Fly Life Magazine

Obit: Jim Harrison wrote about an America we all once knew

“Jim Harrison, whose lust for life — and sometimes just plain lust — roared into print in a vast, celebrated body of fiction, poetry and essays that with ardent abandon explored the natural world, the life of the mind and the pleasures of the flesh, died on Saturday at his home in Patagonia, Ariz. He was 78.” Wrote Margalit Fox of the New York Times. Image by www.vulture.

“Jim Harrison, whose lust for life — and sometimes just plain lust — roared into print in a vast, celebrated body of fiction, poetry and essays that with ardent abandon explored the natural world, the life of the mind and the pleasures of the flesh, died on Saturday at his home in Patagonia, Ariz. He was 78:” Wrote Margalit Fox of the New York Times. Image by www.vulture.

Jim Harrison, America’s literary giant passed away. Mr. Harrison “. . . captured the resonant, almost mythic soul of 20th-century rural America.” (NYT)

There are several dedications to him, but Marshall Cutchin’s is the most revealing and poignant. Here are links to some other obits: New York Times, Washington Post, CNN and you can Google for more.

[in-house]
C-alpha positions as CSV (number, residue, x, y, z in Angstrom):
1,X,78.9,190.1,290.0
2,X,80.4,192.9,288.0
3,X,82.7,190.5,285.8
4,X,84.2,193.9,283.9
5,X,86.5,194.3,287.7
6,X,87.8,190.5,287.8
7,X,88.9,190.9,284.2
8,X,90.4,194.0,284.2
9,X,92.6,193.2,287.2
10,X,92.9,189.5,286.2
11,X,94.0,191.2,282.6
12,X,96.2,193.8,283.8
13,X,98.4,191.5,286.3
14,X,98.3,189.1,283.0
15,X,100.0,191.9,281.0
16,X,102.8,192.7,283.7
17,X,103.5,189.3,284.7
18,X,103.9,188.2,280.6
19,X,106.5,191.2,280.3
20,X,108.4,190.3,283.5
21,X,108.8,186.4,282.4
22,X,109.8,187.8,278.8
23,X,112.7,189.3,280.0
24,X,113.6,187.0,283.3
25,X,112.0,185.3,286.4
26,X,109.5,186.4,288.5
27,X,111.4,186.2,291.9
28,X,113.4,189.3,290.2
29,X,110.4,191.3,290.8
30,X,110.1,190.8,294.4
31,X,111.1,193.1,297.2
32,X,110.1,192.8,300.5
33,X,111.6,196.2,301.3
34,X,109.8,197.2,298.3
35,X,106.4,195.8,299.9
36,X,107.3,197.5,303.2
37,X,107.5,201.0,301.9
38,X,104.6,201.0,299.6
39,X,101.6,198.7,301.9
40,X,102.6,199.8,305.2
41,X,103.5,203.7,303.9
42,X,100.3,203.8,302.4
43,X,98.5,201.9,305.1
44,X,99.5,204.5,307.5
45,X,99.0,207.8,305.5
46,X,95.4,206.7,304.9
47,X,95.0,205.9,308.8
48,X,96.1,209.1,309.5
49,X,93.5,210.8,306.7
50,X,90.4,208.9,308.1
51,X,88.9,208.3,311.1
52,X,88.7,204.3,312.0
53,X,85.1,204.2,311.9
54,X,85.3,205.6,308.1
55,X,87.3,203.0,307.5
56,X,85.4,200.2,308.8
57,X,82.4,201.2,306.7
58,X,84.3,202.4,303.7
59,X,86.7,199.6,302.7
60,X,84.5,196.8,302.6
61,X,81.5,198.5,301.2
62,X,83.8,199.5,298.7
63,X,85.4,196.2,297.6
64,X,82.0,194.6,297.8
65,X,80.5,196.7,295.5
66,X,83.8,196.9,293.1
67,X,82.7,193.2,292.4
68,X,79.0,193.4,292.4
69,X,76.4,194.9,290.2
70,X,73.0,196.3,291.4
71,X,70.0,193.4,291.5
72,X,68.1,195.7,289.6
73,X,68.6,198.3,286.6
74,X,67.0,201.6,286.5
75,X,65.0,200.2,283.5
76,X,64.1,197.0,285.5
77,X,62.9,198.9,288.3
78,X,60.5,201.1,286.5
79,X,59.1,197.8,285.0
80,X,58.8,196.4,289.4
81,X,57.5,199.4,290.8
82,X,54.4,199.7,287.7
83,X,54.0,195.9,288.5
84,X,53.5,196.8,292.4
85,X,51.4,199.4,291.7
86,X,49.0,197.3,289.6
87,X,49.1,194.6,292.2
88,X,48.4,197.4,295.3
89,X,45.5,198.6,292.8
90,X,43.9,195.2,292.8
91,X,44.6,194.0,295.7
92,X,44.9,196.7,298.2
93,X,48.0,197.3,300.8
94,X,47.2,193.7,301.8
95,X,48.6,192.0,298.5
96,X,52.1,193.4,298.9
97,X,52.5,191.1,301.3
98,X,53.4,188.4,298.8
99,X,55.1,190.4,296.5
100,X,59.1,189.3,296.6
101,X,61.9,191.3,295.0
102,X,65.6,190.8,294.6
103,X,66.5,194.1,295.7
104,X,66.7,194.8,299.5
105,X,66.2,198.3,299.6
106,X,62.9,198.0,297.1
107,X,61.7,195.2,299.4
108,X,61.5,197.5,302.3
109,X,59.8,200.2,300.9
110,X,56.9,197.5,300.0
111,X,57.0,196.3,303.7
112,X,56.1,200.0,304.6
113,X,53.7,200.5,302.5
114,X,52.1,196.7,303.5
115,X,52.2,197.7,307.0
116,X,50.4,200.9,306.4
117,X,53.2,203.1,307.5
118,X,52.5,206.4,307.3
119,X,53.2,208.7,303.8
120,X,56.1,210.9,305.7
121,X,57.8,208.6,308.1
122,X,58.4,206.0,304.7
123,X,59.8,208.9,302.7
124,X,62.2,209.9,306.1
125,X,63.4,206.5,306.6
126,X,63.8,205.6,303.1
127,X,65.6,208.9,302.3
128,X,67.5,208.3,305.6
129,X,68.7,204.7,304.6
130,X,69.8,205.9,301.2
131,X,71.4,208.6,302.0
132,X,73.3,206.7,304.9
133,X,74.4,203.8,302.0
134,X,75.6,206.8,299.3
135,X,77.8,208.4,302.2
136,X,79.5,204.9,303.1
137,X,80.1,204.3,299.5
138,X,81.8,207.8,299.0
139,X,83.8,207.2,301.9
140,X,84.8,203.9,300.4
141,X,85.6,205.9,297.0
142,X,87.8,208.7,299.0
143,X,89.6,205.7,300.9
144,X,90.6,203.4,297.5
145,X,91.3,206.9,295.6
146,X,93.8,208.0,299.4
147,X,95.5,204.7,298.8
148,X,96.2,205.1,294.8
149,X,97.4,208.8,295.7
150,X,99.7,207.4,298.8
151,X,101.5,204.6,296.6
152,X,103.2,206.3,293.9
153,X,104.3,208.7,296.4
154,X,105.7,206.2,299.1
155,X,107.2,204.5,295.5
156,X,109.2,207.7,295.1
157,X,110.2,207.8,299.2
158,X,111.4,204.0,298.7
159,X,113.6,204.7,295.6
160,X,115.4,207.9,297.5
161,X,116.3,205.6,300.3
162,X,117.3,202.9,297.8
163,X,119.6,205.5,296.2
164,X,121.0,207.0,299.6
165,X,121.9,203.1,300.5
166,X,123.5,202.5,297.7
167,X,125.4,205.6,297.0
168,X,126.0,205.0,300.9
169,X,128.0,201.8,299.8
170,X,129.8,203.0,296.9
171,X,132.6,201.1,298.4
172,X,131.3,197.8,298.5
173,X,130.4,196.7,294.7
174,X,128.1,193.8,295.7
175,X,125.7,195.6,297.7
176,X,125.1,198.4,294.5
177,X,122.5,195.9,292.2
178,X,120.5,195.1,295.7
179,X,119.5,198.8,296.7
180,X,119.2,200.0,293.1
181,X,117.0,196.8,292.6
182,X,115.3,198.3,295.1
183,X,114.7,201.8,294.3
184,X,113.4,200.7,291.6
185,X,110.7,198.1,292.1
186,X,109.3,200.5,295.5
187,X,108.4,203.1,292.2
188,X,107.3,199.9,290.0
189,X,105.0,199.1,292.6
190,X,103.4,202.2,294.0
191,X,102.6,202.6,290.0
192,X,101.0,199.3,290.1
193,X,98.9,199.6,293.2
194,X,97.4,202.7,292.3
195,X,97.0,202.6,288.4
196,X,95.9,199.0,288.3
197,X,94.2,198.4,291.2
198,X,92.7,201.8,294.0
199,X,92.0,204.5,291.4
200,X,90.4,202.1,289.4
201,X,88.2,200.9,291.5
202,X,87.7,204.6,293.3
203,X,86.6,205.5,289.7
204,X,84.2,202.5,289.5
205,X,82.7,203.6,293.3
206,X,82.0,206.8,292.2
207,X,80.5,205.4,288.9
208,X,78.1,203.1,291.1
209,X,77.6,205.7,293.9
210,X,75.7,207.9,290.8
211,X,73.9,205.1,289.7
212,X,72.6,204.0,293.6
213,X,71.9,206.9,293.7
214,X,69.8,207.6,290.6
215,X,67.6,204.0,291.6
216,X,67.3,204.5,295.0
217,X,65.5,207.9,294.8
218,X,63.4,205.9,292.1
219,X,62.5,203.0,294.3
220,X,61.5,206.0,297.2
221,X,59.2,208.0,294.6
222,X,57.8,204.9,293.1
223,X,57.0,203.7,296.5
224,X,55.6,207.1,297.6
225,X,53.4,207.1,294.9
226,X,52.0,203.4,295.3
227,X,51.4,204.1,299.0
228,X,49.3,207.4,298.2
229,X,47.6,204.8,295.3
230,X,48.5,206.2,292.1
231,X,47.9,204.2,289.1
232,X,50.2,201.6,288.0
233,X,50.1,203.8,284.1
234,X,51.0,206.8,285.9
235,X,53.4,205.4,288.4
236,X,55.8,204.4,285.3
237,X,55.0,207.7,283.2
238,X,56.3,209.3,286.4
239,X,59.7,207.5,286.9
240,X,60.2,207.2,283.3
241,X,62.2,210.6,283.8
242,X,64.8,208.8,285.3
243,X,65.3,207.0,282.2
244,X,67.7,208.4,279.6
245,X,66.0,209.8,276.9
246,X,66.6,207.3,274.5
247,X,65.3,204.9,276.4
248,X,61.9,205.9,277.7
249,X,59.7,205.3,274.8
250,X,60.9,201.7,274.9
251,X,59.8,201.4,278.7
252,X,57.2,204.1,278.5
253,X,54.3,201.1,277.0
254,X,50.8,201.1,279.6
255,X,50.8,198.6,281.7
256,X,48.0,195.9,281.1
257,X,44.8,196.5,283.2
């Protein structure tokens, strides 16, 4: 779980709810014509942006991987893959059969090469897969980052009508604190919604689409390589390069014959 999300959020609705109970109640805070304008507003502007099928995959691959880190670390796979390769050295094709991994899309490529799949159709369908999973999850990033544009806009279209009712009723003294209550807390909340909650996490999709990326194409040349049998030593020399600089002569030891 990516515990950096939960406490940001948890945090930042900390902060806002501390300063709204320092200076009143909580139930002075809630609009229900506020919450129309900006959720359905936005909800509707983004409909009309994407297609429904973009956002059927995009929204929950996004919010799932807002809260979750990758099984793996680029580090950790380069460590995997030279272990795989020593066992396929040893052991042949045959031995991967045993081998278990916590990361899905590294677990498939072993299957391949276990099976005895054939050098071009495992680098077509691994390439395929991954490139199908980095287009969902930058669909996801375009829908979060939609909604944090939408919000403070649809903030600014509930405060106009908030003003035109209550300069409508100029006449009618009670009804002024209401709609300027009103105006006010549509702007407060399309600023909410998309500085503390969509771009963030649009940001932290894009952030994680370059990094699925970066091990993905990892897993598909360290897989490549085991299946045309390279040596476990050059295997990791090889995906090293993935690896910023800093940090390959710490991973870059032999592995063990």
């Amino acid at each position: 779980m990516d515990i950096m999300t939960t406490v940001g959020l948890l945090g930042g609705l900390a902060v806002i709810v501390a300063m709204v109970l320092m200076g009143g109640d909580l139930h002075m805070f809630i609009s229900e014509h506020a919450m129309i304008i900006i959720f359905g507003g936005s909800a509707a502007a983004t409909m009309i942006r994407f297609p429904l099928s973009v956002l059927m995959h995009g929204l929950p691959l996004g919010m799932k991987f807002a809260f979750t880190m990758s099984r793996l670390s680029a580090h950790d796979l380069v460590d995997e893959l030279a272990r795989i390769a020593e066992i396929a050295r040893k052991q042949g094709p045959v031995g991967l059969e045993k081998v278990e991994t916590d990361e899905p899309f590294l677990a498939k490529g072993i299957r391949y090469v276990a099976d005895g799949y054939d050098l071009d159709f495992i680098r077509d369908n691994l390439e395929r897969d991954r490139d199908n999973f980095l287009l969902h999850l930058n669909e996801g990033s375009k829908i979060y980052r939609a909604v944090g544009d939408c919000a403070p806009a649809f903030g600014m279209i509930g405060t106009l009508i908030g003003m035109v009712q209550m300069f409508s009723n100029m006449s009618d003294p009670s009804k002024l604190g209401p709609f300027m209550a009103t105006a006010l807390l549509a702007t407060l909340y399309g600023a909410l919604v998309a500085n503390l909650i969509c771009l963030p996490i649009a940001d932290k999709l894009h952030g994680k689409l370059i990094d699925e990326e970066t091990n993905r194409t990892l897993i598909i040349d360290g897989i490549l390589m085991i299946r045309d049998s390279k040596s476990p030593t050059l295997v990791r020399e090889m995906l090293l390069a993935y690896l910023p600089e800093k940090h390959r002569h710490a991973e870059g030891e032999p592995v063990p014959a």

Considering Jim Harrison

“Wherever we go we do harm, forgiving
ourselves as wheels do cement for wearing
each other out. We set this house
on fire, forgetting that we live within.”

(from “To a Meadowlark,” for M.L. Smoker)”
― Jim Harrison

Jim Harrison passed away on Saturday, March 26, the evening before Easter.   Harrison’s contributions to angling both anchored it and transcended it.

We undervalue artists in fishing culture, as we do so often in culture generally.  We tend to give attention to painters, musicians, photographers, and writers only if they become so popular that their audiences have audiences of their own.

Read complete obituary here . . .

NOTE: Featured Image credit . . .

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